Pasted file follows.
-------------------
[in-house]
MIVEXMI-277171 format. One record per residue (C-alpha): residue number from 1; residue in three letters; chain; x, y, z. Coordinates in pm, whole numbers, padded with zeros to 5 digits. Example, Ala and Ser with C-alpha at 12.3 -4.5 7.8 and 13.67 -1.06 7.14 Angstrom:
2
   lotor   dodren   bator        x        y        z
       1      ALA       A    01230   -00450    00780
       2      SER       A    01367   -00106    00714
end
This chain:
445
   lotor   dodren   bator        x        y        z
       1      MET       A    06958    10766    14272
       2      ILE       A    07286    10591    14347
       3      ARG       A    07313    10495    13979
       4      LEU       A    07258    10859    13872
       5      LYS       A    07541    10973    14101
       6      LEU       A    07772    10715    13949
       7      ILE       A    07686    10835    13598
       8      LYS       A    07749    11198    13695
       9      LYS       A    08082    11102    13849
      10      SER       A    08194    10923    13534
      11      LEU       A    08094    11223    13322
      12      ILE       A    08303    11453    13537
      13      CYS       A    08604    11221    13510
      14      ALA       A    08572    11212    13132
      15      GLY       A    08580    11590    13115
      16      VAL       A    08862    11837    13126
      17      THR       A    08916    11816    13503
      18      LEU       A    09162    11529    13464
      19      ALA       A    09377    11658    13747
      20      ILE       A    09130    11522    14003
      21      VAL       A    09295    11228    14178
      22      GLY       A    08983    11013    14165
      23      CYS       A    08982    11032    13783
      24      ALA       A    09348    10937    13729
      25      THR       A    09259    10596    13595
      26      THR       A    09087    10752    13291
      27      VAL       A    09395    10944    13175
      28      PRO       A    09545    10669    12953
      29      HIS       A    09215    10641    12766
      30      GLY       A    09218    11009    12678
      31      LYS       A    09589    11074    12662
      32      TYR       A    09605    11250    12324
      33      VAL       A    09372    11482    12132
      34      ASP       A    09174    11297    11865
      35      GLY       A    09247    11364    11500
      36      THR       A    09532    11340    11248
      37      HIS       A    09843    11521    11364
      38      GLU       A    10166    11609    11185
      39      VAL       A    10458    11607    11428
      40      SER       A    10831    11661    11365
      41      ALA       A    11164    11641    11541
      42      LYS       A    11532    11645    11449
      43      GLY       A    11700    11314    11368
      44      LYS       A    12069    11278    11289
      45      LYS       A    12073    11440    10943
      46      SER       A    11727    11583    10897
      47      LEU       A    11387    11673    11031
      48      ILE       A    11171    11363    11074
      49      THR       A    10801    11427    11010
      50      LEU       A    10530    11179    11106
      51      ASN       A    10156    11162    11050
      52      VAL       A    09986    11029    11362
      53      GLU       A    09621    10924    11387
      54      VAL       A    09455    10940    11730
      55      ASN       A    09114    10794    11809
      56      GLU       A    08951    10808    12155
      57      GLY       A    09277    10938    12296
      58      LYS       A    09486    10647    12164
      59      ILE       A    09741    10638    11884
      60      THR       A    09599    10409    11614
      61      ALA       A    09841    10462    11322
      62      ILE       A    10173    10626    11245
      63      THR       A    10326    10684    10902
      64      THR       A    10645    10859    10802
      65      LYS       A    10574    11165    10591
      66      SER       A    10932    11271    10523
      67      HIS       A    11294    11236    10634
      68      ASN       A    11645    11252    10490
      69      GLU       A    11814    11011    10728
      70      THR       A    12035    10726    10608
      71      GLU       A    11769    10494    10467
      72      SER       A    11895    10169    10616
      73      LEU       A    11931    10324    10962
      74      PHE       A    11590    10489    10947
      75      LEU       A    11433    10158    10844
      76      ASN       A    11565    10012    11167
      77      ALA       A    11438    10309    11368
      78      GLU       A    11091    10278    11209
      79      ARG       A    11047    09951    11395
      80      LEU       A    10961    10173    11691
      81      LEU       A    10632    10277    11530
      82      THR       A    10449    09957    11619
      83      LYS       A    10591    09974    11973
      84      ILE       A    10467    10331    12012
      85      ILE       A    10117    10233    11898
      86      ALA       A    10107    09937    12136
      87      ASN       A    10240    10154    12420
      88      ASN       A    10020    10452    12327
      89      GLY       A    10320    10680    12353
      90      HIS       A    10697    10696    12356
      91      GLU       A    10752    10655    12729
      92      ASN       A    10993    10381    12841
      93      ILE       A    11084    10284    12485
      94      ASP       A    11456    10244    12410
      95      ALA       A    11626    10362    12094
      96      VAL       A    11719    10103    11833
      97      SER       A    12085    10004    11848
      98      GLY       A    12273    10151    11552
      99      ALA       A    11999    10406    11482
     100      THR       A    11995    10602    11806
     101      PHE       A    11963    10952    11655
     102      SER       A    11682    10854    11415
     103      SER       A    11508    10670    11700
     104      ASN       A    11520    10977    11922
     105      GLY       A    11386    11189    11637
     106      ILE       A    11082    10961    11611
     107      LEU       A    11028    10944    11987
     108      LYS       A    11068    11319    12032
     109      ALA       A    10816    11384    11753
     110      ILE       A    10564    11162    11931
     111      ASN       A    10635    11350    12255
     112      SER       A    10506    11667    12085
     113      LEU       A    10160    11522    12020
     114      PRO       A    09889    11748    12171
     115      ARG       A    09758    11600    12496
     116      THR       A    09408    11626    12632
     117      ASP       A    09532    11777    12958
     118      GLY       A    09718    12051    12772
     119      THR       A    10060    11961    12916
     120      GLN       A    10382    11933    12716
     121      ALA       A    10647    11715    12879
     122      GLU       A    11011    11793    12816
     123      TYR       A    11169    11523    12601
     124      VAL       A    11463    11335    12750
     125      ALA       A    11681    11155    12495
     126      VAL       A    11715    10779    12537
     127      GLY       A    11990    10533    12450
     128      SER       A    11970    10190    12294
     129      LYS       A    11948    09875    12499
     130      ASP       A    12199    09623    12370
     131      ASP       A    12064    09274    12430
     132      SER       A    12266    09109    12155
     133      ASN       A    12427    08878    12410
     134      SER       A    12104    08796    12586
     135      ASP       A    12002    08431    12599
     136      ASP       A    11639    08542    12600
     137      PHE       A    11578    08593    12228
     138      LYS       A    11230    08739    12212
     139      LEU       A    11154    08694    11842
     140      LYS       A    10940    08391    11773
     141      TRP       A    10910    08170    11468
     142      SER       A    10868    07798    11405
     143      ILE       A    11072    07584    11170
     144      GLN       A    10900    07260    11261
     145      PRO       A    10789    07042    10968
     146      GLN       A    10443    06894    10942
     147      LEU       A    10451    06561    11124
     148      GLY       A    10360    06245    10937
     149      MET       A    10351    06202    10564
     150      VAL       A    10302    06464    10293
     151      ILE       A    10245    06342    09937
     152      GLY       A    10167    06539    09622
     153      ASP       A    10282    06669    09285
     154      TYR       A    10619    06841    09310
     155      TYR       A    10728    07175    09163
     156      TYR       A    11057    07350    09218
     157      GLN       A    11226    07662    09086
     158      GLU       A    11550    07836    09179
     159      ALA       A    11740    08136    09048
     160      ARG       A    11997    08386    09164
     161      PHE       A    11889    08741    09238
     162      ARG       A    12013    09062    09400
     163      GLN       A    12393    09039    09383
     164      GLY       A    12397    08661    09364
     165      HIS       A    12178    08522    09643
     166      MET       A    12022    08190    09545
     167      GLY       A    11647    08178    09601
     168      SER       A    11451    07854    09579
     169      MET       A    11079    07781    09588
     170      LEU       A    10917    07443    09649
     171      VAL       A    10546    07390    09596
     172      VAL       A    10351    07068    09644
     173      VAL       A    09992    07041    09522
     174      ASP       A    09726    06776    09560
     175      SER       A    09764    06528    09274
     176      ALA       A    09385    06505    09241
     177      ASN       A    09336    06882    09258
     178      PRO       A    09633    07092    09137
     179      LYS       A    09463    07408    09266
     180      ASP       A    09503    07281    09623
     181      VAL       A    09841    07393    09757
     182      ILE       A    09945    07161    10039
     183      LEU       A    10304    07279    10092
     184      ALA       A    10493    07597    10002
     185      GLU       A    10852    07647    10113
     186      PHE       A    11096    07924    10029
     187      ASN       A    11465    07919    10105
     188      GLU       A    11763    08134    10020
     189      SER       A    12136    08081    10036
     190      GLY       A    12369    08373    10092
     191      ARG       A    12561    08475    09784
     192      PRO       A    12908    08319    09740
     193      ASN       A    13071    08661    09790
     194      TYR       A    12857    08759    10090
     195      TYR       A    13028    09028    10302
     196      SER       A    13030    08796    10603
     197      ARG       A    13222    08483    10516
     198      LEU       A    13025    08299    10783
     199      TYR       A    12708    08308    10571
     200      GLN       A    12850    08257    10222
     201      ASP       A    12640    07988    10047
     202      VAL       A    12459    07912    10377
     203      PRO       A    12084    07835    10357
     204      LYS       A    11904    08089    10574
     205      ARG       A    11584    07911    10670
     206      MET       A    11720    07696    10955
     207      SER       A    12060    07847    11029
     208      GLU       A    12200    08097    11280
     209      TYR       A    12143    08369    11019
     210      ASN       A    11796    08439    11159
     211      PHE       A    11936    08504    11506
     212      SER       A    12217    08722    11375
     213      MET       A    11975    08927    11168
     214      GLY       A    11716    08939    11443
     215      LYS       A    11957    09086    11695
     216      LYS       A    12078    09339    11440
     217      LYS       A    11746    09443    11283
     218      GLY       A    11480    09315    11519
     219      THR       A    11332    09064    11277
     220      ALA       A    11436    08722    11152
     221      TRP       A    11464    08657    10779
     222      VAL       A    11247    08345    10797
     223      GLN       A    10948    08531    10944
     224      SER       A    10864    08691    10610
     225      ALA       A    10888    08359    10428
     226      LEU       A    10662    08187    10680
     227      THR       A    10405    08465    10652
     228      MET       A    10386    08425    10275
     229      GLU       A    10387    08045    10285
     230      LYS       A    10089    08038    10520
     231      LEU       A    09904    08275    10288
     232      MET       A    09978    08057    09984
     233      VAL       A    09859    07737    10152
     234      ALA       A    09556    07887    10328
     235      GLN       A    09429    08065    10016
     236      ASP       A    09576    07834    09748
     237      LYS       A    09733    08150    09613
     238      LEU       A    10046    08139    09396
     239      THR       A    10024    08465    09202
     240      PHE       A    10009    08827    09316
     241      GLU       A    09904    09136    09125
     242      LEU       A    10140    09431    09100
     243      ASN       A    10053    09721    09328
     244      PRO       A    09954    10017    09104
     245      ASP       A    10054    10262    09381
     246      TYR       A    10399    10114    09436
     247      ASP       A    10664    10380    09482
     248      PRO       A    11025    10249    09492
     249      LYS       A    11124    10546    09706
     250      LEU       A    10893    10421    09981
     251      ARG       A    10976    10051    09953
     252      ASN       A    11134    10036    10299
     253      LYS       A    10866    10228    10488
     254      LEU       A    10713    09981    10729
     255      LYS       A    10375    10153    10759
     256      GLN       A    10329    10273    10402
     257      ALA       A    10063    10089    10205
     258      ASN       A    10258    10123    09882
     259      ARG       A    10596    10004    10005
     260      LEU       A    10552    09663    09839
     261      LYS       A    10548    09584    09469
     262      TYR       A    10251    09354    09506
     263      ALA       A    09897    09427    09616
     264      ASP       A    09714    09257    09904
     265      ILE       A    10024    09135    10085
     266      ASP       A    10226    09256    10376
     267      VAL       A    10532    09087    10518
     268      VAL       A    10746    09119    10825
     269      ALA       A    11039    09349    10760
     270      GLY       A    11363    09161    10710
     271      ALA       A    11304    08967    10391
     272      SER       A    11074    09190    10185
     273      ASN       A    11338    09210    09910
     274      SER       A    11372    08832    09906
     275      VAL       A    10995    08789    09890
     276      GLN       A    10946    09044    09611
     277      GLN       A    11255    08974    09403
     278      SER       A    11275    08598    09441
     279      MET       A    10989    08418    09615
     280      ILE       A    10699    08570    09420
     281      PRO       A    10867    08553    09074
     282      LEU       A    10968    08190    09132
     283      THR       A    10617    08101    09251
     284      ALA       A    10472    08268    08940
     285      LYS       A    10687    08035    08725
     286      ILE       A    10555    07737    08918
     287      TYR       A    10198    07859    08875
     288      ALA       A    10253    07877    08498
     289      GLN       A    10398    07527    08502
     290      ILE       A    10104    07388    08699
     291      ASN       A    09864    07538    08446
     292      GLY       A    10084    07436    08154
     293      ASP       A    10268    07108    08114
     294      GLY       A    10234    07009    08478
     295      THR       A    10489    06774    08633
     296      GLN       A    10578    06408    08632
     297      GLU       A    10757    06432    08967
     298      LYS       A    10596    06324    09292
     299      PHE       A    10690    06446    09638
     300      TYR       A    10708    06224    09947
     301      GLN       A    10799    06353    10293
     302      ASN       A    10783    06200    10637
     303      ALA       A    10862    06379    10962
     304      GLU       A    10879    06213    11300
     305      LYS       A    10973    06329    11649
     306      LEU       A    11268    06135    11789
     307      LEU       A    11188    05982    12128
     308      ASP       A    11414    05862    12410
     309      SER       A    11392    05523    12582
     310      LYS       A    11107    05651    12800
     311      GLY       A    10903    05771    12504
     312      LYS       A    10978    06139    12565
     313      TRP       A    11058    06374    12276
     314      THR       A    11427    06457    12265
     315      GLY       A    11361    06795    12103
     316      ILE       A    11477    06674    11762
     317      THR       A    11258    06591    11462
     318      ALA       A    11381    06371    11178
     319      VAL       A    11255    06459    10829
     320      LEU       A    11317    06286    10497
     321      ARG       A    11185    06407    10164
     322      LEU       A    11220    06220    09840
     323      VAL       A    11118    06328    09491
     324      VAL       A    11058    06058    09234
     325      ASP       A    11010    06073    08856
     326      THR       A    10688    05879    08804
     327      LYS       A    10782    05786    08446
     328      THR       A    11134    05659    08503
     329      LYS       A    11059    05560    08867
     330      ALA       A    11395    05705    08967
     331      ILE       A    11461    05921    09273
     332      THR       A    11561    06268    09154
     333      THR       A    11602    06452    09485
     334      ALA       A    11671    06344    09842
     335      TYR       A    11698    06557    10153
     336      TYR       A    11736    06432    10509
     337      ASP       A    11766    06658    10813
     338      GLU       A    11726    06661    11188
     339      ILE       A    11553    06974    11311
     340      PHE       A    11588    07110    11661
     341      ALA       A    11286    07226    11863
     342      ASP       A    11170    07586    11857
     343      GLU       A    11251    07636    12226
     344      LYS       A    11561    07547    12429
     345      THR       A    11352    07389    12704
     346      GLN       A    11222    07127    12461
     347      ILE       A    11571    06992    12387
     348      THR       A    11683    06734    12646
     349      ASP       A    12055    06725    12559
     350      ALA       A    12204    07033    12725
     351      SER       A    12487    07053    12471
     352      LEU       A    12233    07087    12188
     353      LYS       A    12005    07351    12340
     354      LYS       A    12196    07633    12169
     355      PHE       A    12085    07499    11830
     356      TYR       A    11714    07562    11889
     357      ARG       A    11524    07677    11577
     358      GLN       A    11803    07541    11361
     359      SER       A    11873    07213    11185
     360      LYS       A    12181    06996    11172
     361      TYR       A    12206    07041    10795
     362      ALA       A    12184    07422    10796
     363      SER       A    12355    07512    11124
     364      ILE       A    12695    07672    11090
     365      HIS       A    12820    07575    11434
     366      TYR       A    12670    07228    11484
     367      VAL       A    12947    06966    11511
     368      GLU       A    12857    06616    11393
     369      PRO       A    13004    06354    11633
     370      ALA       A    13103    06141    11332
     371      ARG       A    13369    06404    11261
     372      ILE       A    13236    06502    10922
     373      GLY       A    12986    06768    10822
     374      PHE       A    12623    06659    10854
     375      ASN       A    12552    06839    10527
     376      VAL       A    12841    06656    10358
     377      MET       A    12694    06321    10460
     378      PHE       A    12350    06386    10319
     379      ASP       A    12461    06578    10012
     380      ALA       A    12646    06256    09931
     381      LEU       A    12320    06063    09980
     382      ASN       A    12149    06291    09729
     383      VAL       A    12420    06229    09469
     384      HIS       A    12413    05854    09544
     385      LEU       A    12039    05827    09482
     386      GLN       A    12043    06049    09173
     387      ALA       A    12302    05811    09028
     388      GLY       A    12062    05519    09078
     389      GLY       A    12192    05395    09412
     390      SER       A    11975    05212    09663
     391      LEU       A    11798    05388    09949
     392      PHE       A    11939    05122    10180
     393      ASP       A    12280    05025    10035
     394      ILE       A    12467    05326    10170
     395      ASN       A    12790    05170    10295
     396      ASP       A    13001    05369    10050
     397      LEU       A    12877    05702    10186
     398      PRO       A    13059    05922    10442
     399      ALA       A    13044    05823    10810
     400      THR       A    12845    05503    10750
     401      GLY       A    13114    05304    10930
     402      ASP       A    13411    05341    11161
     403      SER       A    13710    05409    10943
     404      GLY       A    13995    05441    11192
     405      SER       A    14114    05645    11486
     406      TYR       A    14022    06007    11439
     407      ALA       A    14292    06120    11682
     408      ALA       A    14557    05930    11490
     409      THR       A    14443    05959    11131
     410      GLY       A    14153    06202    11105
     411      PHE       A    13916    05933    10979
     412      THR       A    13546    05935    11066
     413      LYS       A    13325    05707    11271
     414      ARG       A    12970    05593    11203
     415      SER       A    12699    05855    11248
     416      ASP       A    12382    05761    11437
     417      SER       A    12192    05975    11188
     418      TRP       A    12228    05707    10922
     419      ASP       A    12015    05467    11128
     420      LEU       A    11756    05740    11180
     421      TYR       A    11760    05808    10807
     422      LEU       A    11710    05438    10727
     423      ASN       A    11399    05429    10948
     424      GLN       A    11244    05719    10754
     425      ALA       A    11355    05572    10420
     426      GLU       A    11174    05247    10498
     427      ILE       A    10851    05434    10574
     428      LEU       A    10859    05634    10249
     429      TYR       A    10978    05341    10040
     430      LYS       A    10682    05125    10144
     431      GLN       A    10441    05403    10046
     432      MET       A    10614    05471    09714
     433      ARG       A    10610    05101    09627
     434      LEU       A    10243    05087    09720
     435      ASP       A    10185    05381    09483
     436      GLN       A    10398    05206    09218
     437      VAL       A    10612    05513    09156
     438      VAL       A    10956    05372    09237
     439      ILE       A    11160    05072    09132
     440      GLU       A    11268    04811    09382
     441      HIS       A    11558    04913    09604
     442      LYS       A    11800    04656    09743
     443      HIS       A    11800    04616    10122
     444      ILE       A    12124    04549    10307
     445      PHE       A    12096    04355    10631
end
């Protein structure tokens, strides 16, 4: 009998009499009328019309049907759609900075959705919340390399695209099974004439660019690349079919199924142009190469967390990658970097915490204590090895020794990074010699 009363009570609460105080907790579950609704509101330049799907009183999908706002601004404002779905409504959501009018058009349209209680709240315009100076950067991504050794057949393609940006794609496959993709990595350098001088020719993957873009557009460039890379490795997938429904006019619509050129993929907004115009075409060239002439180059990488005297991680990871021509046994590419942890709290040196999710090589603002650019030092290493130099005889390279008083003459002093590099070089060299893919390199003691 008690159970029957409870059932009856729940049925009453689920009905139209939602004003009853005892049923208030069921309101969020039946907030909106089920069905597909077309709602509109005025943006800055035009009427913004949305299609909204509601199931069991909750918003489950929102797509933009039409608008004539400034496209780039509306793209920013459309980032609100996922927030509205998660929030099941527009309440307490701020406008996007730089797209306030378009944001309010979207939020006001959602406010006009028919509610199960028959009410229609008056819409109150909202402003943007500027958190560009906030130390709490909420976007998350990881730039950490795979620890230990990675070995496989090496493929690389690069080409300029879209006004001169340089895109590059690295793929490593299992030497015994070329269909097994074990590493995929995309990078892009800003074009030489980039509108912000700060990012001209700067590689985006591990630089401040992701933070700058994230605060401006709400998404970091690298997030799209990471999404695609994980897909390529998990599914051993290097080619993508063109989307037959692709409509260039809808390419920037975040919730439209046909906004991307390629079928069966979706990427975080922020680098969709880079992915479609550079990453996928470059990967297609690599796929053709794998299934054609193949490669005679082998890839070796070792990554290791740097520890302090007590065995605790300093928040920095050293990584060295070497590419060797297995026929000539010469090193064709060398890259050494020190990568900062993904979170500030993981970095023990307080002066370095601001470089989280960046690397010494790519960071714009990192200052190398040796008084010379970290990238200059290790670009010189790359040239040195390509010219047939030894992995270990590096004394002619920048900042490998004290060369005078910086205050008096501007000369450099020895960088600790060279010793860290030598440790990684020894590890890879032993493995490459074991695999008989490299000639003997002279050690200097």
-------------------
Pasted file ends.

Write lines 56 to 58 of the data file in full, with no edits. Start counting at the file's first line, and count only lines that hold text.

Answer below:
      46      SER       A    11727    11583    10897
      47      LEU       A    11387    11673    11031
      48      ILE       A    11171    11363    11074